So you know how New Mexico is known for super-cool art pieces made in tin? Here's a little example. Anyway, turns out the way these works flared up into existence has its roots in the 1840s when US troops first started hanging around the region. Since Napoleon's buddy Appert had made sure soldiers everywhere had access to plenty of canned food, these suckers had more than enough tin cans to go around. So when they'd eat the food and discard the cans, New Mexican artisans would repurpose the materials into devotional art. Obviously it's an art form that has only grown since then to include a wide swath of subjects and representation, but since this whole canned food history turned out so much mroe interesting than we'd have ever dreamed, we just thought you should know. For a slightly deeper dive into the tale, check out this Chicago Tribune story, and if you're looking for local tin artisans, click the link in the second sentence above to learn more about artist Autry Macias, or look into Justin Gallegos Mayrant, a longtime SFR super-homie.


-You may recall we were just talking about local café Opuntia reopening soon, but you might not know that the new spot is four times larger and the owners want to do something ever more awesome than ever (while sticking to locally sourced food and, like, the best coffee and stuff). Thusly, they've kicked off an Indiegogo campaign (details here) wherein backers can get stuff like ongoing special breakfasts, the entire restaurant for you and 100 friends and other incentives.

-Meanwhile, in the old Opuntia space, new-ish eatery Cafecito is opening up for brunch on Sundays in addition to the regular things they do. That'll be from 9 am-2 pm. Cafecito also plans on hosting mate tea classes, the first of which is coming up on Sunday, March 8 from 10-11 am. Make sure you email them at to learn more and reserve a spot. As if that weren't enough, the restaurant is also helping to raise funds for Santa Fe's Theater Grottesco on April 1, and we hear they'll have info on how to lend a hand for that soon.

-We failed to mention last week that chef Fernando Olea of local hotspot Sazón is one of the semi-finalists for one of those James Beard Awards. Nice one, Fernando!

-Sadly, however, Sazón was not eligible for AAA Diamond rating this year (that's a thing AAA does to let you know what's fancy because we apparently live in a world where tow truck and tire companies call the food shots) due to the tragic fire that shut them down for some months. They're open again now, though, so should be back up there in no time. Other spots like Geronimo and Terra at Four Seasons are fully, full-on AAA Diamond-ed out in the Four Diamond tier.

-If you like chocolate and helping while consuming chocolate, the upcoming 7th Annual Chocolate Challenge to benefit La Familia Medical Center is a-brewing and a-appearing at the Eldorado Hotel on Saturday, March 14 at 6 pm. Local places like Arable, Jambo, the Eldorado itself and Social Kitchen+Bar will be there, will you? It's $90, but, like, it's for a good cause.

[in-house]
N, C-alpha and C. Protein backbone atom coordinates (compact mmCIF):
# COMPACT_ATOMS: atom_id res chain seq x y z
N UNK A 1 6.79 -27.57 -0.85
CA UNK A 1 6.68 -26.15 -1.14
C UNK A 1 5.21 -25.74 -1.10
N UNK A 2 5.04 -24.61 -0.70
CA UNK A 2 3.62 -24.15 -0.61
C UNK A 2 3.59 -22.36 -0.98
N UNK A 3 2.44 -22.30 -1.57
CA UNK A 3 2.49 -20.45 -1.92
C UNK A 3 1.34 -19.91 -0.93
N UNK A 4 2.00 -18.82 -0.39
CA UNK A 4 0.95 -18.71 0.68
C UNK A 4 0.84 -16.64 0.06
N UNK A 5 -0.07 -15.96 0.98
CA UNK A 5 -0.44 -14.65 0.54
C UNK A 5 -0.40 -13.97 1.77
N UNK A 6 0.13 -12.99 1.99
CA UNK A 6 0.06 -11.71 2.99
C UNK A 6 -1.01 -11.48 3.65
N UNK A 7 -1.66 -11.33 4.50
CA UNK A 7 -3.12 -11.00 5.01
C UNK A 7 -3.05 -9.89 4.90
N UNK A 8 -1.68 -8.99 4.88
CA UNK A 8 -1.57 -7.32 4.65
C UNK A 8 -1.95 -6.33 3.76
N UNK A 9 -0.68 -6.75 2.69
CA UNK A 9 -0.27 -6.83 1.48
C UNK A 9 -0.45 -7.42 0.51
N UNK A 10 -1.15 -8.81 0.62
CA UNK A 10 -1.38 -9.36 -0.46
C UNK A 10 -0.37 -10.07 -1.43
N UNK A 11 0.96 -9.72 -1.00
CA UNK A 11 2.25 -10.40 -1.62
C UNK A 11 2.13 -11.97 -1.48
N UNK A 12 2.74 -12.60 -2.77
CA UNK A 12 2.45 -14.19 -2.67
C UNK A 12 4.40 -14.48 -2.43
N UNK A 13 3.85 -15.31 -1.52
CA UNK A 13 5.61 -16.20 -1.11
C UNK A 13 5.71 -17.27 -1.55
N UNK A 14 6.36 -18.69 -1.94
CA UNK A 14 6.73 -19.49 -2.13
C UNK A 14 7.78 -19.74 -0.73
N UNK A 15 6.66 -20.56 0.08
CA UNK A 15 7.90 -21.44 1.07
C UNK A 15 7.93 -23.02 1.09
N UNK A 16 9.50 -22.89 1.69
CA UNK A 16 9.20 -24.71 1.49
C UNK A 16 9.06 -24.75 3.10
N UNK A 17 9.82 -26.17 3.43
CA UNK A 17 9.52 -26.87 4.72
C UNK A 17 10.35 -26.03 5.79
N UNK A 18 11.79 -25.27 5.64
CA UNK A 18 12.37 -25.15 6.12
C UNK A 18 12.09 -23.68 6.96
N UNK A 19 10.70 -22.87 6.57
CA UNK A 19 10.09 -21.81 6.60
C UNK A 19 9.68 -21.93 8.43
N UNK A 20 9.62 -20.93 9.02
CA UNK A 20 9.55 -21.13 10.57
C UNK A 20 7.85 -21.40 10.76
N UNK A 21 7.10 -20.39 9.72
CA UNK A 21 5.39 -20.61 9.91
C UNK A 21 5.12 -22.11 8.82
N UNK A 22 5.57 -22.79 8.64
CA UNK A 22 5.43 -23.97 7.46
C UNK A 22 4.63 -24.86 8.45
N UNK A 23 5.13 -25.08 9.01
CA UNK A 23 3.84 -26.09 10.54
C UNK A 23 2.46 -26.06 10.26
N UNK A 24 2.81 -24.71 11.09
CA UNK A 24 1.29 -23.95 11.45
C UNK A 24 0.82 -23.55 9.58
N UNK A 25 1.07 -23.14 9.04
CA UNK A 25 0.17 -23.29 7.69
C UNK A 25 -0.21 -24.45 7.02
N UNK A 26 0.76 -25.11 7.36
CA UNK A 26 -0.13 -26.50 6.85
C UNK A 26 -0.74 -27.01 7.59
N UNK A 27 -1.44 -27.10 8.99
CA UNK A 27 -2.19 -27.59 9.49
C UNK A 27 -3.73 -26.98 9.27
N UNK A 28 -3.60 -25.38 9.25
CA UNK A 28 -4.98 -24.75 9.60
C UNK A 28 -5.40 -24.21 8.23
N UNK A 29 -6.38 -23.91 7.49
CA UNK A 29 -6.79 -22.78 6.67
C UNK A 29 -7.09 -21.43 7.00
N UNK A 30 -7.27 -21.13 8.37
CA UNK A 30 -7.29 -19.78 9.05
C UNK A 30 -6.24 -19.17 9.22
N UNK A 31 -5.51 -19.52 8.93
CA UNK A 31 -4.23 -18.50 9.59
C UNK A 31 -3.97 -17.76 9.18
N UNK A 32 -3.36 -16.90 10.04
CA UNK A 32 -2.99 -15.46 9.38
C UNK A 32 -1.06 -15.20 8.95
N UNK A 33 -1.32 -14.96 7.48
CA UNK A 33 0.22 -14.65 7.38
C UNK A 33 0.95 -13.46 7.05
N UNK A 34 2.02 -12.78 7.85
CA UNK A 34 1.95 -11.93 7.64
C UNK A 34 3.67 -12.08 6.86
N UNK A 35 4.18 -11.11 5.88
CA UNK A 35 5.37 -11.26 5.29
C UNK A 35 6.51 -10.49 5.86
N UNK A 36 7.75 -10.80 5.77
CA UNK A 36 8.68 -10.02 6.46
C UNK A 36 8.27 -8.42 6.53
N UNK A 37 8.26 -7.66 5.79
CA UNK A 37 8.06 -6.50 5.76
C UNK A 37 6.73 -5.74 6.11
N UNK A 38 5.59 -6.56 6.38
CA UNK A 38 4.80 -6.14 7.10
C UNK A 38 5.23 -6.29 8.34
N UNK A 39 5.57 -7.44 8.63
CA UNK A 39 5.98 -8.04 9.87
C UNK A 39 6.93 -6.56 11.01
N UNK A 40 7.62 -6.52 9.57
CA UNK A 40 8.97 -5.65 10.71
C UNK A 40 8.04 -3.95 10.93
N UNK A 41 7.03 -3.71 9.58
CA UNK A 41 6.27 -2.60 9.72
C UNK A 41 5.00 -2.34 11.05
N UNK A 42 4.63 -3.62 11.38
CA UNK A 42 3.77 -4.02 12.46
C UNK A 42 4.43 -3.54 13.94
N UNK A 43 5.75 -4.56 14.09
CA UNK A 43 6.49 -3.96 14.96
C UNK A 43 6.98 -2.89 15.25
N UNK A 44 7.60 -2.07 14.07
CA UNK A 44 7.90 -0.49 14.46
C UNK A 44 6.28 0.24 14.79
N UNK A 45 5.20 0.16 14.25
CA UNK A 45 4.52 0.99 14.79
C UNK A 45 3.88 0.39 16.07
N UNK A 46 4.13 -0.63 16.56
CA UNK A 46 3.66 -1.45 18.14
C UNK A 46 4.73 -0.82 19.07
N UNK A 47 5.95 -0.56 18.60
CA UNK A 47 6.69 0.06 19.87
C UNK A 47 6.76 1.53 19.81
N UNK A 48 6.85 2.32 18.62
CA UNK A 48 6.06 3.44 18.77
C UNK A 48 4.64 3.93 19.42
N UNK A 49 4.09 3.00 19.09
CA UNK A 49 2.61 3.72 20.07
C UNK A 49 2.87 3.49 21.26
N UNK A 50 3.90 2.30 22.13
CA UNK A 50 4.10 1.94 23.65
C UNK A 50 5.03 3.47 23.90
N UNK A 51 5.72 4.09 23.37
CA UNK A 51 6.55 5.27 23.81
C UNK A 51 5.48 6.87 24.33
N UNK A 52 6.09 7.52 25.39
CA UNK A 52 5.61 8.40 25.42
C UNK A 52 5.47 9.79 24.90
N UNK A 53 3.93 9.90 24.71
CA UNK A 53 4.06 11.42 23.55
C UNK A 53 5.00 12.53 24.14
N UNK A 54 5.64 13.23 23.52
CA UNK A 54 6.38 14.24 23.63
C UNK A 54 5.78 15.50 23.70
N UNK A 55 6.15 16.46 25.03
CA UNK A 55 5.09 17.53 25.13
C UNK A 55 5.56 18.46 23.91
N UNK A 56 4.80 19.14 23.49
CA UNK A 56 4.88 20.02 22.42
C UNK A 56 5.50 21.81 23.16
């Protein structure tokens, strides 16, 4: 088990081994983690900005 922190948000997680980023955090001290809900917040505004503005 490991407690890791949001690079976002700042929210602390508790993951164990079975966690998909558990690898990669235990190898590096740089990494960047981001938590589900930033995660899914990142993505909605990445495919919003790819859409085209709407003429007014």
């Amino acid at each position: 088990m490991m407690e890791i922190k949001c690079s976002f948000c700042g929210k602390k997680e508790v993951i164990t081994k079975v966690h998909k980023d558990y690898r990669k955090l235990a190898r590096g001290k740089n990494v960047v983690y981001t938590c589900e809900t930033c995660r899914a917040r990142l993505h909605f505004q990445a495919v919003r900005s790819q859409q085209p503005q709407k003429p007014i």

More Tidbits

-Because God is dead and nothing feels right anymore, Dunkin’ (the official donut joint of whatever the hell state or region wants ’em) has released a new menu item called Snackin’ Bacon. It’s literally a little envelope with a few small pieces of bacon. Look at this nonsense:

-Sadly also, Trader Joe’s founder Joe Coulombe recently died at 89. We’ll spill some frozen mozzarella sticks, wasabi peas and some kind of chocolate thing with some other thing inside of it onto the floor in remembrance of our dearly departed homie. In seriousness, for those of us who live life on a budget, Trader Joe’s is one of the easiest ways to stay sane (not counting the parking lot), and we appreciate Joe’s contributions to a world like this one.

-Michelin, the company you may recall us jabbing fun at in a section above this one, has a new award for sustainability, but there are people in the food world who aren't so down with its implications and execution. In fact, one chef in Copenhagen (that's in Denmark where sometimes things get rotten) says he was given the award with no audit of any kind—Michelin reportedly just called him and asked for a quote.

-In semi-related-to-canned-food news, has tips for prepping should you be stuck at home for two weeks. We mention this because we know of a perfectly healthy local nerd who returned from a perfectly healthy time abroad and was informed that he'd need to self-isolate for two weeks because of virus fears—away from his family. The point is, you never know. And you should never go anywhere. And just, like, be careful whenever anyone loves you. We'd also point out that we had to navigate three popup windows on the Bon Appetit site before it let us get to the story.

-Lastly this week, someone we've never heard of, Becky G, eats sour candy and answers questions on the site. Why? We may never know. Who? Becky G, obvs. When? Right now. Where? In the inner recesses of our most horrible nightmares. We imagine the way we feel about this video is the way you feel when we talk about the history of canned foods for, like, a lot of words in a row.


In the print edition of SFR, the toof-less wonder Cole Rehbein builds-a-bar in their home to force people into liking them. Read all about it here.
A Totally Scientific Breakdown of The Fork’s Correspondence Number of Letters Received
*8 is enough.

Most Helpful Tip of the Week 
“Have you been to the Sizzler?”
*There isn’t one in Santa Fe, and even if there were…

Actually Helpful Tip
From Fork Fan Anne, who read we didn’t understand where the term “pulling all the stops” came from:
“This term comes from organ-playing, where it means ‘bring into play every rank of pipes,’ thereby creating the fullest possible sound. It has been used figuratively since about 1860.
*Etymology forever! Very cool, Anne—and thanks for the cool information.
With a can-do attitude,
The Fork